Newspaper article The Florida Times Union

Thumbs Down on Teachers' New Bonus Plan?

Newspaper article The Florida Times Union

Thumbs Down on Teachers' New Bonus Plan?

Article excerpt

Byline: BETH REESE CRAVEY

Members of the Clay County Education Association and Clay County School Board will vote next month on the latest incarnation of a long-awaited merit pay plan.

But the leadership of the teachers union is opposed to the plan, and school district officials are not even sure that state-allocated funds to pay the bonuses will materialize.

Since last spring, school district administrators have been working in conjunction with the union on the local version of the state Merit Award Program, successor to the controversial Special Teachers are Rewarded (STAR) program the Legislature enacted in 2006 and killed earlier this year.

The statewide teachers union and associations representing local school boards and superintendents criticized STAR for being too rigid and relying too heavily on test scores, among other things.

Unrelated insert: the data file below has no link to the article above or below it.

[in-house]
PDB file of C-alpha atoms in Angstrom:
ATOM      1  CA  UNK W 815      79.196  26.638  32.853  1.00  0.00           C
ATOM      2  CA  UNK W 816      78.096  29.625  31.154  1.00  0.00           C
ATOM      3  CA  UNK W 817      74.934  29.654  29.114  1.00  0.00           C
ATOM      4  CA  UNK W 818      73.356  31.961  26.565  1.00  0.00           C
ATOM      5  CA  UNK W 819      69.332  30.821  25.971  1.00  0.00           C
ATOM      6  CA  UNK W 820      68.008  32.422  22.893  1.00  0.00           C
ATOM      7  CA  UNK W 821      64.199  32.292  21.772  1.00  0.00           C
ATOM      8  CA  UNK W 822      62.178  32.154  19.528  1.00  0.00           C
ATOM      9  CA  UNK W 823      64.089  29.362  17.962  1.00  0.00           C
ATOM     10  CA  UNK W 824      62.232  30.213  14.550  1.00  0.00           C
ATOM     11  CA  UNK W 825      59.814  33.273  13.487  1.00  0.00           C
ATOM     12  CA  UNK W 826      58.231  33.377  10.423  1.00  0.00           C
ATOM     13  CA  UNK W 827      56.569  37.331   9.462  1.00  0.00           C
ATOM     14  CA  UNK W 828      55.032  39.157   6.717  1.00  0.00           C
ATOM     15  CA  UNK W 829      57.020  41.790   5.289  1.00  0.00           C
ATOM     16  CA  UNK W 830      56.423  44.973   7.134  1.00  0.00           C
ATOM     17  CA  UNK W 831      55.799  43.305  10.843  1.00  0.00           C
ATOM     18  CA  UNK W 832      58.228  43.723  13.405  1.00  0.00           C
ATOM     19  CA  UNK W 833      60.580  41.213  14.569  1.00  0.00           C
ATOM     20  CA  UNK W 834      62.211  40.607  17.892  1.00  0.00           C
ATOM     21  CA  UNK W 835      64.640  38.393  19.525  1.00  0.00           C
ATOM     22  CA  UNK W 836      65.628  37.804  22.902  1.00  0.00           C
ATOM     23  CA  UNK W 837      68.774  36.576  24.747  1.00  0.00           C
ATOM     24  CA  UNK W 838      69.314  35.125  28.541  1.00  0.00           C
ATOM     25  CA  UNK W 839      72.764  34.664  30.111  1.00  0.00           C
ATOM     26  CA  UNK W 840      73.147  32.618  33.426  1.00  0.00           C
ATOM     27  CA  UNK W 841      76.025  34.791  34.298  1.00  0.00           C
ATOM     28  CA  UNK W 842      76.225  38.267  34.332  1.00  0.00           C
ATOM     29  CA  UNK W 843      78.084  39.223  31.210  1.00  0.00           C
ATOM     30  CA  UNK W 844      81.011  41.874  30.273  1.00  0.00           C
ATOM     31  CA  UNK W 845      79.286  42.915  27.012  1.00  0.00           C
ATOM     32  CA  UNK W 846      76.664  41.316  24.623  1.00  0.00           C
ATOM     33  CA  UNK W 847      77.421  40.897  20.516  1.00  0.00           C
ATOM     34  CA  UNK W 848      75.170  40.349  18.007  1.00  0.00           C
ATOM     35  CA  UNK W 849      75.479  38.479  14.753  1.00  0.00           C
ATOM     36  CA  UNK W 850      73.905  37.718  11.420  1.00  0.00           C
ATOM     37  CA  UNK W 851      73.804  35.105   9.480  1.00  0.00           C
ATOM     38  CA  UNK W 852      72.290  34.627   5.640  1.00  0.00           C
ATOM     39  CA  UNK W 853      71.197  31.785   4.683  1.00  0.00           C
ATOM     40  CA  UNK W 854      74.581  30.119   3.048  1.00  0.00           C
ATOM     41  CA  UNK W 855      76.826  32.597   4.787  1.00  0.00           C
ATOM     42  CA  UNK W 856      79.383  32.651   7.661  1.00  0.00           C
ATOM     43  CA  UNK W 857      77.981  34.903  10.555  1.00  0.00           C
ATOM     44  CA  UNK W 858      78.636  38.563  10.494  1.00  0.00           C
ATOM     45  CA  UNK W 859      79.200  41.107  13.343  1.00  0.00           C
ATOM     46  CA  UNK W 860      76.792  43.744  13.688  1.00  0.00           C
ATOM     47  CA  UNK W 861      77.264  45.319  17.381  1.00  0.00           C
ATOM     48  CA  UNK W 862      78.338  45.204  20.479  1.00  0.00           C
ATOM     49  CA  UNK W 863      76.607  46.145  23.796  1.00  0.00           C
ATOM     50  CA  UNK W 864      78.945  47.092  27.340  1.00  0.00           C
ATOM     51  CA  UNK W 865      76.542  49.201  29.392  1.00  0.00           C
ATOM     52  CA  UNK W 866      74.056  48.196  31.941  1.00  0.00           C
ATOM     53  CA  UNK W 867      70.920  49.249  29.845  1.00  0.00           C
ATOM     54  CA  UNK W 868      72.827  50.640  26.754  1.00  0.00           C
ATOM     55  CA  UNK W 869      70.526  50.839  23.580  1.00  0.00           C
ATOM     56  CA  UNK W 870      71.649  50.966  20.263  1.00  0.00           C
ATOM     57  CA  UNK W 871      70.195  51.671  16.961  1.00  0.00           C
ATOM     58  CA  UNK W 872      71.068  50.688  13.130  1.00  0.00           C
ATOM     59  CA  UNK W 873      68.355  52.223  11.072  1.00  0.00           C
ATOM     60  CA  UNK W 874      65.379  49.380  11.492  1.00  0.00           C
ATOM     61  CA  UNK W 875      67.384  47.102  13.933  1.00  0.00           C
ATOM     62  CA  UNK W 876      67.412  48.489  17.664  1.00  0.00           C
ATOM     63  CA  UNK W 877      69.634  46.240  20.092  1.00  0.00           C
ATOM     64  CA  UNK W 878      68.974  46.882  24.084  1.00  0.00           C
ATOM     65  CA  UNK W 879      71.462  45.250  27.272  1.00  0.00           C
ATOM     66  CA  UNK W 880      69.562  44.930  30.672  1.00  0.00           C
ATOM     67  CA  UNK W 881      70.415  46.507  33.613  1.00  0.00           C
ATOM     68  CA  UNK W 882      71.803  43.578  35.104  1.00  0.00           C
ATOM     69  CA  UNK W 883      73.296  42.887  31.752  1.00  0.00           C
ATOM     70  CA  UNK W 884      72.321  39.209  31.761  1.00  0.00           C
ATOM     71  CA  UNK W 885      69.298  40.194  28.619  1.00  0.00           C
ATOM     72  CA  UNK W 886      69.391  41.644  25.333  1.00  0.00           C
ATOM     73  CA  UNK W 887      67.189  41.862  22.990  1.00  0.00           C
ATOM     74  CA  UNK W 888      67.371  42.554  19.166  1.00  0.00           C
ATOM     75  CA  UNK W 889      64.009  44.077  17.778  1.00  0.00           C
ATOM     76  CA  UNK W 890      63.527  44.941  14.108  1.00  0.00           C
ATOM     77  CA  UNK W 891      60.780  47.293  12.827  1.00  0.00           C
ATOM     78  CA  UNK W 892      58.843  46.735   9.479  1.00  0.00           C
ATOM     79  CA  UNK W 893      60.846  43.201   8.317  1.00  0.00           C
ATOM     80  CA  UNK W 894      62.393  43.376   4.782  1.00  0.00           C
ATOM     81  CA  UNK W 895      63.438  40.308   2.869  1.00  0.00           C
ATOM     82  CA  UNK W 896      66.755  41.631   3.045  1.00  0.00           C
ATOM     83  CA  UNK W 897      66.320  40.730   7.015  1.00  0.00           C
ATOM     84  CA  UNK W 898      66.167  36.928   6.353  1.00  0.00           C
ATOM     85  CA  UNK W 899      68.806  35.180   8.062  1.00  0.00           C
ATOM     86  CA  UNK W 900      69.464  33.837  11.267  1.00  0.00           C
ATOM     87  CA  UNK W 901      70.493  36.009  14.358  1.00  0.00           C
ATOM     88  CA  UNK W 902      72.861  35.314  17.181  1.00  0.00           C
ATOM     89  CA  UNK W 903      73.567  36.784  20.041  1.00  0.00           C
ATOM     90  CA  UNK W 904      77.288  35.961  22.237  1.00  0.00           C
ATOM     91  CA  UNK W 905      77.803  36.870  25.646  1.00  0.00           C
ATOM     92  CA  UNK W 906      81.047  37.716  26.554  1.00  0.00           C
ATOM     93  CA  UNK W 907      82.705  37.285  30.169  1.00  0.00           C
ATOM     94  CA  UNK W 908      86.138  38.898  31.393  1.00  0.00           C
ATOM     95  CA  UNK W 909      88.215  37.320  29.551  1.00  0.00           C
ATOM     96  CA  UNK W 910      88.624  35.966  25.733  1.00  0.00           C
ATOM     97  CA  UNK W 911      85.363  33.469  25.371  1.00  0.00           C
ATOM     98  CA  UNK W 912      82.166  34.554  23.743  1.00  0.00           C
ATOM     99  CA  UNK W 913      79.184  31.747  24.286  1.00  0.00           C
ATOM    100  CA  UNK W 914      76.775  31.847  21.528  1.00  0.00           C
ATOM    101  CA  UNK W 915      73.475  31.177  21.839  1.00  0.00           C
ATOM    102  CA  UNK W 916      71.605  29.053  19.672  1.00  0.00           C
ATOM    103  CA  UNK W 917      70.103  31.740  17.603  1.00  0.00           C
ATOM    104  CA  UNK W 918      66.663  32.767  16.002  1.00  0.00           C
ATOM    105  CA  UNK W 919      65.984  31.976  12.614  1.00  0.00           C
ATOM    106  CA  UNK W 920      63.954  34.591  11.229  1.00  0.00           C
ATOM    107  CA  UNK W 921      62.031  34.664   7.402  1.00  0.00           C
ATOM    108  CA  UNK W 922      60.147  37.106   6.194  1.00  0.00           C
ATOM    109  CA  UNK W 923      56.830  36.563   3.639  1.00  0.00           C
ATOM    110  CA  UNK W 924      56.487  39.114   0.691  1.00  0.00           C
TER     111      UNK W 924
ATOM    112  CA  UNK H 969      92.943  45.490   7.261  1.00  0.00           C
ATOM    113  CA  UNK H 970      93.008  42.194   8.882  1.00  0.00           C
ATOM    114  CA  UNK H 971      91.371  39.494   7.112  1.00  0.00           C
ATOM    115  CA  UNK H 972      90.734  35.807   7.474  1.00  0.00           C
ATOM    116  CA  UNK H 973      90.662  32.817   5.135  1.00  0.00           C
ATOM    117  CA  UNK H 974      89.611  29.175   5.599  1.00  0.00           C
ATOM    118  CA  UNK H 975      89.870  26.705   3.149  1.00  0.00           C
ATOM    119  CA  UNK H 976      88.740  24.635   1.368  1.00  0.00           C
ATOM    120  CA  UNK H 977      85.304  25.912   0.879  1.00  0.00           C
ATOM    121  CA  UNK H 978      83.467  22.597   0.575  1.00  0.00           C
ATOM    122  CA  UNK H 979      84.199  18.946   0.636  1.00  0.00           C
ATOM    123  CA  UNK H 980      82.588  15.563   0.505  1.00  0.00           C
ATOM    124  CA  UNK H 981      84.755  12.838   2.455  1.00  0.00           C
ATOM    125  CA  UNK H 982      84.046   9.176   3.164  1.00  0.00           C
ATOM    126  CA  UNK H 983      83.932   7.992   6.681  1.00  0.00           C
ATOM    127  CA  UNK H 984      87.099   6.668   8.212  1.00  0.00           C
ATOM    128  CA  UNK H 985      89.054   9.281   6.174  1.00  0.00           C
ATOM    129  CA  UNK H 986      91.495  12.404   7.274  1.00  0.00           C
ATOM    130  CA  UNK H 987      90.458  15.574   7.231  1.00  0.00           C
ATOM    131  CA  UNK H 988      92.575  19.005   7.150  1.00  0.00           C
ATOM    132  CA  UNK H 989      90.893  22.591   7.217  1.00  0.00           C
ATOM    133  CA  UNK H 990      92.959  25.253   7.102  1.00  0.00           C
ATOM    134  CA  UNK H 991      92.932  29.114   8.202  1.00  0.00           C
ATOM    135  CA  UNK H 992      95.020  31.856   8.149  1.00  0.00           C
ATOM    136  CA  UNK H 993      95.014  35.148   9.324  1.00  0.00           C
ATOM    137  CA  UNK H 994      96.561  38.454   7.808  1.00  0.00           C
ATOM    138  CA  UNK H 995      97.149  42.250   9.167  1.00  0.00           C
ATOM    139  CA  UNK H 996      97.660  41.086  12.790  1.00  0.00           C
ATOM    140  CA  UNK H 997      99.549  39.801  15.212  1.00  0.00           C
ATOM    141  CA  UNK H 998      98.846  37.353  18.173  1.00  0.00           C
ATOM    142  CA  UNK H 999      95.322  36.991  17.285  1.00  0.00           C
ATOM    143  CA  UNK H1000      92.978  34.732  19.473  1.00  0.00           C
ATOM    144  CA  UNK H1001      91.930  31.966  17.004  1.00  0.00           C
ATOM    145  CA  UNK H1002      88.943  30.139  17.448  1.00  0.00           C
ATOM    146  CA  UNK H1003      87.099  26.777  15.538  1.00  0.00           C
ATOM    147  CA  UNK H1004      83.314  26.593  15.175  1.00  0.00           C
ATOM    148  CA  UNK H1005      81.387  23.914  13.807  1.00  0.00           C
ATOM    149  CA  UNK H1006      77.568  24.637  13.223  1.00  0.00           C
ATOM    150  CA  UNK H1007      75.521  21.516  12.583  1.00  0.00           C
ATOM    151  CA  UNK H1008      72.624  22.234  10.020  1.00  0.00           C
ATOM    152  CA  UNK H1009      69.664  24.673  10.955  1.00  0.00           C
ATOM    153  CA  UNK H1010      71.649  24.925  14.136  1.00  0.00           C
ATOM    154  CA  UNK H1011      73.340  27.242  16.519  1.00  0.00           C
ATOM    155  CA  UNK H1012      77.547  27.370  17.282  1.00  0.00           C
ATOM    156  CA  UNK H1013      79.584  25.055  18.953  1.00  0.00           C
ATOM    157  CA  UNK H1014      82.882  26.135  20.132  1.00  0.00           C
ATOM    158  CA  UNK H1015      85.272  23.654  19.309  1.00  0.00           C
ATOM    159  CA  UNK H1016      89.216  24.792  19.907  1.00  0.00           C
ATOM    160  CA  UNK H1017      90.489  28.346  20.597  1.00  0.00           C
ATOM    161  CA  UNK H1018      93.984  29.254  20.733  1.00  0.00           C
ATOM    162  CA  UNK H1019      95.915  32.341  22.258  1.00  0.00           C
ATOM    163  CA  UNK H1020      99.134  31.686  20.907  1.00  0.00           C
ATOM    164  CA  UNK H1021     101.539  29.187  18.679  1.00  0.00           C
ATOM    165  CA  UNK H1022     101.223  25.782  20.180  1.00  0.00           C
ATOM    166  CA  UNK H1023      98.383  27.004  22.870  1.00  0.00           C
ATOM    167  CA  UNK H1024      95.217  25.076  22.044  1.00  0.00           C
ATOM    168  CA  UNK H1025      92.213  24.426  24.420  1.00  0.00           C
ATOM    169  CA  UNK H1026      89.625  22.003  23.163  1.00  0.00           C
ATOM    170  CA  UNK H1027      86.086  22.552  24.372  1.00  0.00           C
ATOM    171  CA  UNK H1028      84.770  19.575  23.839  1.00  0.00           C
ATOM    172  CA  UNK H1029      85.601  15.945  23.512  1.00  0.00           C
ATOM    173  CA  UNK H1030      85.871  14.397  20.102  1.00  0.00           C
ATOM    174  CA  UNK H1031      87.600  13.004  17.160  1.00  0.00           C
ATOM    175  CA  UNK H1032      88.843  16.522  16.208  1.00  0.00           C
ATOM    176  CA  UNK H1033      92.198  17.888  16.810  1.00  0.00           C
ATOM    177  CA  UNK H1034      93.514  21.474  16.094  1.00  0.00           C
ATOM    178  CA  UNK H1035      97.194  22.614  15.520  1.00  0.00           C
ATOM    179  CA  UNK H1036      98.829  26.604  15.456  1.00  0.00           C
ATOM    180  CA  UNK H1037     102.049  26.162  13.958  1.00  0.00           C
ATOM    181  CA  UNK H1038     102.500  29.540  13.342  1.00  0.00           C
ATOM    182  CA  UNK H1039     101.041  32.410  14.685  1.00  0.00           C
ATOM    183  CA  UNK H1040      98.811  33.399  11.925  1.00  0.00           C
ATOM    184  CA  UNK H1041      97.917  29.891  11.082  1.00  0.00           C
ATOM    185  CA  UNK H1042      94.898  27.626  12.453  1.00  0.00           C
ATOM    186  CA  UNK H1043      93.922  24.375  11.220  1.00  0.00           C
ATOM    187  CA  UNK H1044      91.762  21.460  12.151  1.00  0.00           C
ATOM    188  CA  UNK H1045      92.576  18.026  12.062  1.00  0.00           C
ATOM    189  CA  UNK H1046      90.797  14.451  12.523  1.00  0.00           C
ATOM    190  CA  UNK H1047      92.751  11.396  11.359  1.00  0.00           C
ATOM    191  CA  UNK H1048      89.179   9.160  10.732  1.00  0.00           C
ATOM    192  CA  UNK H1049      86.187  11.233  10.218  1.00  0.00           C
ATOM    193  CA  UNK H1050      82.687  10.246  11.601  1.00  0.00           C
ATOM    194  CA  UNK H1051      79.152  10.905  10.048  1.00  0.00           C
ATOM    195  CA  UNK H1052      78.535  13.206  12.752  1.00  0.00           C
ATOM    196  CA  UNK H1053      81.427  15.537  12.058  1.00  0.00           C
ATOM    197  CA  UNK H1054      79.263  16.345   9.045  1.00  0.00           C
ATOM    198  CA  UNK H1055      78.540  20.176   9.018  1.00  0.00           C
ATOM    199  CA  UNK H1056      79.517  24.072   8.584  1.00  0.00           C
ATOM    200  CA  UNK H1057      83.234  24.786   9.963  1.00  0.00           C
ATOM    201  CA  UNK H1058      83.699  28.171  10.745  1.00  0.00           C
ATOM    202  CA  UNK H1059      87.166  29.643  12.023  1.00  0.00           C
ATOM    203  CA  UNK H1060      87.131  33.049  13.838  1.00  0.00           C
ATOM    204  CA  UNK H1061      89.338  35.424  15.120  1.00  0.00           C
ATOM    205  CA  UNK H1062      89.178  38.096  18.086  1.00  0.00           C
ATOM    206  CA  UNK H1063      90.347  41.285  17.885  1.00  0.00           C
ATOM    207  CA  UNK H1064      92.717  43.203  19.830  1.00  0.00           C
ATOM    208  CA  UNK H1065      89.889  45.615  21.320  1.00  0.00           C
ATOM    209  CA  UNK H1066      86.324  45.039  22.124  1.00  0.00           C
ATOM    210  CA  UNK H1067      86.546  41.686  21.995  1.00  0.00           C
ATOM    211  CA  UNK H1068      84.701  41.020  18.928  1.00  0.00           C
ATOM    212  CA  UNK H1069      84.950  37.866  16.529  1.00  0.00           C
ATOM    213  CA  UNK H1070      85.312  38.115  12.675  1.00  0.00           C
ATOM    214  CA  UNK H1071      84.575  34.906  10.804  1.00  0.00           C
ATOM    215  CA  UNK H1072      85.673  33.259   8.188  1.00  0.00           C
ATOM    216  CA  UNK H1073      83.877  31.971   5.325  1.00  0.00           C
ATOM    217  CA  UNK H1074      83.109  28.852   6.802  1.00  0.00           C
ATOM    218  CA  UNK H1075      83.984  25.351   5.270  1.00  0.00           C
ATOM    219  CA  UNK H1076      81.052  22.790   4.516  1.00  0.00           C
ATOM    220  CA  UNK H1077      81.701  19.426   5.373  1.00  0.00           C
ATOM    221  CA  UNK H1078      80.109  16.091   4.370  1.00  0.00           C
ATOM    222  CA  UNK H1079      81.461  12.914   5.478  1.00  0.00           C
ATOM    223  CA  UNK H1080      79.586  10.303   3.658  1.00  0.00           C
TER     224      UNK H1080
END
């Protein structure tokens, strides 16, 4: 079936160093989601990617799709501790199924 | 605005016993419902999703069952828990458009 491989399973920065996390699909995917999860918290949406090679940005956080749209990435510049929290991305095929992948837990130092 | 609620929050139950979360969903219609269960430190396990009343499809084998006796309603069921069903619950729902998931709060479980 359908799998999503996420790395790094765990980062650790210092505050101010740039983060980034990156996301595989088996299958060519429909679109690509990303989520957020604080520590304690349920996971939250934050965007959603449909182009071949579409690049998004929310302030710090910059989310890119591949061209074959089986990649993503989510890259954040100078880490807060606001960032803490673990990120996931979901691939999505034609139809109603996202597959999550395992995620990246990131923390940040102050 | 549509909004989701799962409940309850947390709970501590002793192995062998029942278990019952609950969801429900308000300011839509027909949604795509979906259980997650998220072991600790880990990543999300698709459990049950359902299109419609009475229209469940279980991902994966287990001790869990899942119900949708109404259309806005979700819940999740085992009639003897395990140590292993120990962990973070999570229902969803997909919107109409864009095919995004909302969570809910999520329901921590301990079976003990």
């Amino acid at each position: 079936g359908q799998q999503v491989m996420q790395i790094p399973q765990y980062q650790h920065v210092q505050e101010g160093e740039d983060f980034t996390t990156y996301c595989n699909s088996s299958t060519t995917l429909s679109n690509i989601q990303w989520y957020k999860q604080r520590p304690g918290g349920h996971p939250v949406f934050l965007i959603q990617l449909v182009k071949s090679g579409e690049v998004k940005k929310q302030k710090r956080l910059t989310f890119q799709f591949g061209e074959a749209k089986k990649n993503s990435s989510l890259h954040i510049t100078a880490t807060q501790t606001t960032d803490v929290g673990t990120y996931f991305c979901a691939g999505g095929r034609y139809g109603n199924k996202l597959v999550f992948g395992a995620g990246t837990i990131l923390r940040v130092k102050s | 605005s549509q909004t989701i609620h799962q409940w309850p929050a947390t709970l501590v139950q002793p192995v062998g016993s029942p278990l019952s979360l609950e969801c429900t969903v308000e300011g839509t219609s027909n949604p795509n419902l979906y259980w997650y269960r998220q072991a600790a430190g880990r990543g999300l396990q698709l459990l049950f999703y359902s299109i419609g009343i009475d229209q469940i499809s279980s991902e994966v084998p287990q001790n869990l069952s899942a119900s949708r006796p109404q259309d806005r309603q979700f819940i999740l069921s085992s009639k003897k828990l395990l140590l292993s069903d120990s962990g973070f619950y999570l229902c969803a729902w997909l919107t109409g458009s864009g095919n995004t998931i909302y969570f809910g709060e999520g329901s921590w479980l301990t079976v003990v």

But figuring out how to fairly award bonuses under the new plan also has been a challenge, said Toni McCabe, Clay's assistant superintendent for human resources.

"We tried to completely level the playing field, but by nature this is somewhat subjective," she told School Board members at a meeting Sept. 17.

The plan's subjectivity, still-heavy reliance on test scores and minimal benefits are the leading reasons the Clay teachers union leadership has taken an opposing stand, said president Constance Higginbotham.

"We've done everything we could to make it palatable but it's not," she said. "It's worse than the other version."

The new Merit Award Program allows school districts to provide bonuses from 5 to 10 percent of the average teacher pay. In Clay, it's 5 percent, about $2,200. All instructional personnel and school-based administrators are eligible.

The bonuses will be awarded based on student achievement and teacher performance appraisals - 60 percent of the formula is how well students do on the Florida Comprehensive Assessment Test and other standardized exams, 40 percent is how well educators do on evaluations by principals or supervisors.

To make the process as equitable as possible, educators who do the same sorts of functions will be grouped into what McCabe called "silos" and ranked based on the 60-40 formula. …

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